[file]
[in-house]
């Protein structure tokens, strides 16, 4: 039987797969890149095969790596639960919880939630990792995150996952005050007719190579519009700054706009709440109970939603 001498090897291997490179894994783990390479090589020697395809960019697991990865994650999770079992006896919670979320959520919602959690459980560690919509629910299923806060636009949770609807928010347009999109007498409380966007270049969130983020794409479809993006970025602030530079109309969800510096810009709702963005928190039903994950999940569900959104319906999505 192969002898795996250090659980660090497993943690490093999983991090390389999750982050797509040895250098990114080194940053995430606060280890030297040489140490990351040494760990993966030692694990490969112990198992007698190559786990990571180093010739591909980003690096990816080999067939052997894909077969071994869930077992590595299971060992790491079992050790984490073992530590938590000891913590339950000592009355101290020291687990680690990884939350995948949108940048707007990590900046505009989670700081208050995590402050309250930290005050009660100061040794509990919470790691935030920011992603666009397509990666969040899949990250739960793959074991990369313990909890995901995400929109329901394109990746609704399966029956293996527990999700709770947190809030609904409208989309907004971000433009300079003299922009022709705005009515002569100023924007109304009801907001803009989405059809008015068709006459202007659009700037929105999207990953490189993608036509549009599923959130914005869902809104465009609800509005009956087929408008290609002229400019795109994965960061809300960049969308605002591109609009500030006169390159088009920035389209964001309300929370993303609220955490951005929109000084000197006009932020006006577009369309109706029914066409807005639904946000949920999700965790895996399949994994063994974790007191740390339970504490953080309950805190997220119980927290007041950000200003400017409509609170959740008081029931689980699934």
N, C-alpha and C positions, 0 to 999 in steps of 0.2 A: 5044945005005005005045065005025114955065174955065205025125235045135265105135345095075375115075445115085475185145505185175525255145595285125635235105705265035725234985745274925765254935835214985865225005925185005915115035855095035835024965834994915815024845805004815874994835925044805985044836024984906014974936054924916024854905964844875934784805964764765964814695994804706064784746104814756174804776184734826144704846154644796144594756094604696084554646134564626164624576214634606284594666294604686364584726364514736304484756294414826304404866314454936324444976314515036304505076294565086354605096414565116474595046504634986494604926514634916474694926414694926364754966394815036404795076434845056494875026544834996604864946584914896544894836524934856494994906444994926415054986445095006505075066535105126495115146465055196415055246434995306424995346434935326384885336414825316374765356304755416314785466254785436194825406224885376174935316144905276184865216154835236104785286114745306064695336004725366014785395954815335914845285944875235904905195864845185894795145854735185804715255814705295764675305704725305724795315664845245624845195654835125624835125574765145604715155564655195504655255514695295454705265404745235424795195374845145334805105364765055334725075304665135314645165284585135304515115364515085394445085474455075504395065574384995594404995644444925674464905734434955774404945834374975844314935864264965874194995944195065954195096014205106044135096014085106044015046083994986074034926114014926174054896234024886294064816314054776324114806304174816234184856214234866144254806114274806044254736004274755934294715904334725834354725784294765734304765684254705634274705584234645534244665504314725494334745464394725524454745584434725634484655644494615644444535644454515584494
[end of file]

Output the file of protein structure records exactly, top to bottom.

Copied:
[in-house]
């Protein structure tokens, strides 16, 4: 039987797969890149095969790596639960919880939630990792995150996952005050007719190579519009700054706009709440109970939603 001498090897291997490179894994783990390479090589020697395809960019697991990865994650999770079992006896919670979320959520919602959690459980560690919509629910299923806060636009949770609807928010347009999109007498409380966007270049969130983020794409479809993006970025602030530079109309969800510096810009709702963005928190039903994950999940569900959104319906999505 192969002898795996250090659980660090497993943690490093999983991090390389999750982050797509040895250098990114080194940053995430606060280890030297040489140490990351040494760990993966030692694990490969112990198992007698190559786990990571180093010739591909980003690096990816080999067939052997894909077969071994869930077992590595299971060992790491079992050790984490073992530590938590000891913590339950000592009355101290020291687990680690990884939350995948949108940048707007990590900046505009989670700081208050995590402050309250930290005050009660100061040794509990919470790691935030920011992603666009397509990666969040899949990250739960793959074991990369313990909890995901995400929109329901394109990746609704399966029956293996527990999700709770947190809030609904409208989309907004971000433009300079003299922009022709705005009515002569100023924007109304009801907001803009989405059809008015068709006459202007659009700037929105999207990953490189993608036509549009599923959130914005869902809104465009609800509005009956087929408008290609002229400019795109994965960061809300960049969308605002591109609009500030006169390159088009920035389209964001309300929370993303609220955490951005929109000084000197006009932020006006577009369309109706029914066409807005639904946000949920999700965790895996399949994994063994974790007191740390339970504490953080309950805190997220119980927290007041950000200003400017409509609170959740008081029931689980699934």
N, C-alpha and C positions, 0 to 999 in steps of 0.2 A: 5044945005005005005045065005025114955065174955065205025125235045135265105135345095075375115075445115085475185145505185175525255145595285125635235105705265035725234985745274925765254935835214985865225005925185005915115035855095035835024965834994915815024845805004815874994835925044805985044836024984906014974936054924916024854905964844875934784805964764765964814695994804706064784746104814756174804776184734826144704846154644796144594756094604696084554646134564626164624576214634606284594666294604686364584726364514736304484756294414826304404866314454936324444976314515036304505076294565086354605096414565116474595046504634986494604926514634916474694926414694926364754966394815036404795076434845056494875026544834996604864946584914896544894836524934856494994906444994926415054986445095006505075066535105126495115146465055196415055246434995306424995346434935326384885336414825316374765356304755416314785466254785436194825406224885376174935316144905276184865216154835236104785286114745306064695336004725366014785395954815335914845285944875235904905195864845185894795145854735185804715255814705295764675305704725305724795315664845245624845195654835125624835125574765145604715155564655195504655255514695295454705265404745235424795195374845145334805105364765055334725075304665135314645165284585135304515115364515085394445085474455075504395065574384995594404995644444925674464905734434955774404945834374975844314935864264965874194995944195065954195096014205106044135096014085106044015046083994986074034926114014926174054896234024886294064816314054776324114806304174816234184856214234866144254806114274806044254736004274755934294715904334725834354725784294765734304765684254705634274705584234645534244665504314725494334745464394725524454745584434725634484655644494615644444535644454515584494